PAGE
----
Perhaps more notably, Russia is also fitting Kalibr SLCMs – both land-attack and anti-ship variants – across its submarine force. While the dual-capable Kalibr has been in development for some time, its wide deployment across the RFN and especially onboard submarines generates a 360-degree threat in the European theatre to both ships and land targets. The RFN has now joined the USN and RN (with Tomahawk) and the French Navy (with Missile de Croisière Naval) in a select group of navies possessing long-range, stand-off SLCM capability. Kalibr’s arrival has been central to delivering a significant step up in Russian sub-surface capability, and Russia intends to increase the missile’s deployment across its fleets.

The challenges for any navy in producing large numbers of submarines quickly may mean that Russia’s sub-surface Kalibr fleet may grow relatively slowly. However, surface ships like Buyan-M corvettes can launch Kalibrs and are a current procurement focus for Russia, due to relatively less complex and less expensive acquisition processes when compared to buying cruisers or destroyers.

According to a recent report, as of early 2019, 19 surface ships and submarines across the RFN carried Kalibr, with 164 missiles deployed in total, all of them in the Euro-Atlantic theatre (Baltic, Black, Caspian, and Northern fleets). However, a single USN Arleigh Burke-class destroyer can carry up to 96 Tomahawks[5], and a single Ohio-class guided-missile submarine (SSGN) – two of which (out of the navy’s four) are assigned to the Atlantic region – can also carry up to 154 Tomahawks.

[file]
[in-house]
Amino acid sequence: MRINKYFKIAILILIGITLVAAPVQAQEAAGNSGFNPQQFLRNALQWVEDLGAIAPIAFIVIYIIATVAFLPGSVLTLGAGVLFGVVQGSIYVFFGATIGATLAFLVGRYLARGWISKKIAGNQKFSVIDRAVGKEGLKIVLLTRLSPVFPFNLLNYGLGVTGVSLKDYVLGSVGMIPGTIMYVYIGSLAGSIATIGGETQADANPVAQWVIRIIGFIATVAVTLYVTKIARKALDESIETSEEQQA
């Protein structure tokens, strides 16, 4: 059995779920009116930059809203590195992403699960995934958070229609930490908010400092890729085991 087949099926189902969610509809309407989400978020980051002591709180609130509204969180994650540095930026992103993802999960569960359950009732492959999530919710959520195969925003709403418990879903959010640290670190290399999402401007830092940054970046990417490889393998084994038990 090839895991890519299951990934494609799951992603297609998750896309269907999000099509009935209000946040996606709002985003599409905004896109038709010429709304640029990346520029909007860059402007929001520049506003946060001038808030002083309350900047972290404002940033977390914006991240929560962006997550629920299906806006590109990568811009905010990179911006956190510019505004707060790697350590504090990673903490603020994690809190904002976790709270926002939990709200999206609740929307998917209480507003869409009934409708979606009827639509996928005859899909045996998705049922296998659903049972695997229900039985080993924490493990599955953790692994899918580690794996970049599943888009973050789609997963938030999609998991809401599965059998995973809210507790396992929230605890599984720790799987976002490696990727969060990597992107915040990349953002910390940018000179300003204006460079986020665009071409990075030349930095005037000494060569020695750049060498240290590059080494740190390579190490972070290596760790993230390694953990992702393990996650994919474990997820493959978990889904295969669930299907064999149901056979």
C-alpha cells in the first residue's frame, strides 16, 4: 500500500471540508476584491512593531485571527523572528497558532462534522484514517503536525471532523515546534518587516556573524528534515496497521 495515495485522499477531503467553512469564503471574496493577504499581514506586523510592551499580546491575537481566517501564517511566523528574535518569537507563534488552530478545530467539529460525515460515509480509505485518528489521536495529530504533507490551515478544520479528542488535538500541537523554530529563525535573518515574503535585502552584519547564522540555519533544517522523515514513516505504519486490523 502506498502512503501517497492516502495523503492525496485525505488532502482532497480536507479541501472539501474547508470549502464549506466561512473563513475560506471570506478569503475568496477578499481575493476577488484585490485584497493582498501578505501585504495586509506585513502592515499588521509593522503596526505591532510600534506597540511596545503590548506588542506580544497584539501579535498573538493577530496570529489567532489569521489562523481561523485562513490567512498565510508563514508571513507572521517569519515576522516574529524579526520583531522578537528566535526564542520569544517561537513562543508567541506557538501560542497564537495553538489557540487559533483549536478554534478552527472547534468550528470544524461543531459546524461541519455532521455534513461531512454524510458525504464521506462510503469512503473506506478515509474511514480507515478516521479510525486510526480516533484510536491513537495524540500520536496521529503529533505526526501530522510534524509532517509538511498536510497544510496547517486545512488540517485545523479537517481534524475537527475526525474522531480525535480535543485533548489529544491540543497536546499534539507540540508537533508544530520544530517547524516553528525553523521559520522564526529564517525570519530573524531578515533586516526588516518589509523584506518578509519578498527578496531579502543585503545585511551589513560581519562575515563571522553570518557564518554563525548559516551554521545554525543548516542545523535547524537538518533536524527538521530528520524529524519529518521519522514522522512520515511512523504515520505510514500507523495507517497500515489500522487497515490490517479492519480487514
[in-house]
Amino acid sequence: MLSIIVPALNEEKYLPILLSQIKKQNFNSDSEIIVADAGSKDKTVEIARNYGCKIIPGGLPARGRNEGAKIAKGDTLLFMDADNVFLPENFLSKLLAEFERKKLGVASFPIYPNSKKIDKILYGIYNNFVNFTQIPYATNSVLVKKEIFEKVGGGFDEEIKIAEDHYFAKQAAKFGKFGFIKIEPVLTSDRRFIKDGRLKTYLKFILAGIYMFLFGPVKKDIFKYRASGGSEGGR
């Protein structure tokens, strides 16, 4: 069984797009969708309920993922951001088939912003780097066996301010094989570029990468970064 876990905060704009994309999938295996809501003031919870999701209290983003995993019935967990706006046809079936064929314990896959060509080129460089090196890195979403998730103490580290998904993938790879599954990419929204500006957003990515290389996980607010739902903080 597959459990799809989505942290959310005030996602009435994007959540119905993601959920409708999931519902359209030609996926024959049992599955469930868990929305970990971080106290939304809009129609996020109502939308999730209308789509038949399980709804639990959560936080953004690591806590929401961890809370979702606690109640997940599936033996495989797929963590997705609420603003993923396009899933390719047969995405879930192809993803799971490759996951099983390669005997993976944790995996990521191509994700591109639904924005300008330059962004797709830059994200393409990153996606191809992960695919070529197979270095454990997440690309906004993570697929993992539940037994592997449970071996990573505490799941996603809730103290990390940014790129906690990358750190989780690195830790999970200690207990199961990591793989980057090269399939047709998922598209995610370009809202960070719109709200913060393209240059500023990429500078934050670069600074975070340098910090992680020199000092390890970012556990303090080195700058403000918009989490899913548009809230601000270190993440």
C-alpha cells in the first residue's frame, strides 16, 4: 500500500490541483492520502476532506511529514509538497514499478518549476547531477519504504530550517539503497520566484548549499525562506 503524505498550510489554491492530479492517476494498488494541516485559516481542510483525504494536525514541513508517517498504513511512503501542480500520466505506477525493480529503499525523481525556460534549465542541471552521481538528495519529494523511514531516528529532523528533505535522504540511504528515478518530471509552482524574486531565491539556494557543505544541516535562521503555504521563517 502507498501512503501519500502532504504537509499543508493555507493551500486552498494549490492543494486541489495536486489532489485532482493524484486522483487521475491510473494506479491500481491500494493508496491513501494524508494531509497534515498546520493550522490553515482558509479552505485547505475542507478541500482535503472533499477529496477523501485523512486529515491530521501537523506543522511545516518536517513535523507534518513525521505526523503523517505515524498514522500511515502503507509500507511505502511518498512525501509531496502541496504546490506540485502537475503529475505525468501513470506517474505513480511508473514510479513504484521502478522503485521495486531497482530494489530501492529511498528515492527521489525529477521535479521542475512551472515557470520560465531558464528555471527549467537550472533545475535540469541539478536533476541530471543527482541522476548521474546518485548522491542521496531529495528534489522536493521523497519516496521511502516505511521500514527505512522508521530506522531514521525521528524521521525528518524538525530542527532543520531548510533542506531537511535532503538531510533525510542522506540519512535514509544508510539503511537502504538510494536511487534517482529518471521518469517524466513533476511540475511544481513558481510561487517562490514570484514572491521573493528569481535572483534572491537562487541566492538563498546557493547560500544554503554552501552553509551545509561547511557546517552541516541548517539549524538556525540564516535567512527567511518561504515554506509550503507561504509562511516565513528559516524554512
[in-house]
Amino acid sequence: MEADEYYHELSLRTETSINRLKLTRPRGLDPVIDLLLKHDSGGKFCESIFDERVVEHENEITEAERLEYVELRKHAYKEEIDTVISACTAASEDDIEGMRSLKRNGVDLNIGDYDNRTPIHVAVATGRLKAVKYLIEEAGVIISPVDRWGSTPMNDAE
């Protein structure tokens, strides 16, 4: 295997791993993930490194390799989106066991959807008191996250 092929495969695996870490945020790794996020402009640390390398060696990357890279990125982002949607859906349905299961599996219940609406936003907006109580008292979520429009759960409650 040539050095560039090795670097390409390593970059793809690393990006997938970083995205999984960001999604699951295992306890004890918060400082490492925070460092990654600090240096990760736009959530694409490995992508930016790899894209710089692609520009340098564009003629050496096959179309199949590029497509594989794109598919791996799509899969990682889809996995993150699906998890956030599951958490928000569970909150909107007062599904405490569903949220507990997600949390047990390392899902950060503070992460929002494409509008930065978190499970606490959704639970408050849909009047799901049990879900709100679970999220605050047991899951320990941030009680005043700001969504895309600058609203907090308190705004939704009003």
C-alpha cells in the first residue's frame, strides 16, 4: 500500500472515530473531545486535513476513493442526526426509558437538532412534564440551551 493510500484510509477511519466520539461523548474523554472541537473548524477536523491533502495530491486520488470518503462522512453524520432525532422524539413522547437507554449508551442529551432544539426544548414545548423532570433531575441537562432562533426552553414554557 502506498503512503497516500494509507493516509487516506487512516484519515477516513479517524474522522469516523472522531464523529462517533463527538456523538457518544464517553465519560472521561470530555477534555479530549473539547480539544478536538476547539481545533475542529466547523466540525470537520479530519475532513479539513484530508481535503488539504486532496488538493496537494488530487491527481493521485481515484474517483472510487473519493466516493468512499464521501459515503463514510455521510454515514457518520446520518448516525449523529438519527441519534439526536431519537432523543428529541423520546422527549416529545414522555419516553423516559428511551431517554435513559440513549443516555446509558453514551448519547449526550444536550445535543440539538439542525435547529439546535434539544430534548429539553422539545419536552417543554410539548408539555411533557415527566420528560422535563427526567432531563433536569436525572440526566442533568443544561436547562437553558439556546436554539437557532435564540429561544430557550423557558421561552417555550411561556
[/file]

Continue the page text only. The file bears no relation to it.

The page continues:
Increasing the operational presence and output of a covert platform like a submarine and adding to it the ability to strike at targets at sea and ashore provides Russia a step up in operational, political, and strategic impact in a cost-effective manner, explaining why it is prioritising submarine developments.

Unmanned Future

Alongside Kalibr, another underwater capability area Russia is exploiting is unmanned underwater vehicles (UUVs). Two dimensions are worth discussing.

First, Russia appears to be developing a long-range, nuclear-powered, system called Poseidon, which has been referred to as a UUV or a torpedo. In 2018, Putin described it as an “unmanned submersible … that can move at great depths ... intercontinentally, at a speed multiple times higher than the speed of submarines”. He added that the dual-capable UUV is quiet, highly manoeuvrable, and able to engage targets both at sea (including carrier strike groups) and ashore (including coastal infrastructure). Putin said the nuclear-capable variant would deliver “a new type of strategic weapon”.[6]

According to HI Sutton, Russia’s Project 09852 submarine Belgorod will be the first vessel to carry Poseidon.[7] The boat – originally an Oscar II-class SSGN, subsequently adapted as a research ‘mothership’ for new technologies like UUVs – is expected to be launched in 2019, while Poseidon itself is claimed to be “successfully undergoing tests”.[8]

Submarine-based UUVs also present a challenge for the West in undersea communications cables security. While the nature and use of unmanned technologies for such operations is not discussed publicly in detail, Western naval leaders have recently commented more openly on the risks. For example, in 2018 then RN First Sea Lord Admiral Philip Jones said the Russian ocean reconnaissance ship Yantar “often operates on [the UK’s] continental seabed, and it often switches off AIS [automatic identification system] when it suits – and we know it has the capacity to ‘get at’ those cables”. Moreover, he added, Russian submarines “are often reported through open source to be ‘lurking’ in the vicinity of the underwater cables with an assessed capability to also compromise them”.[9]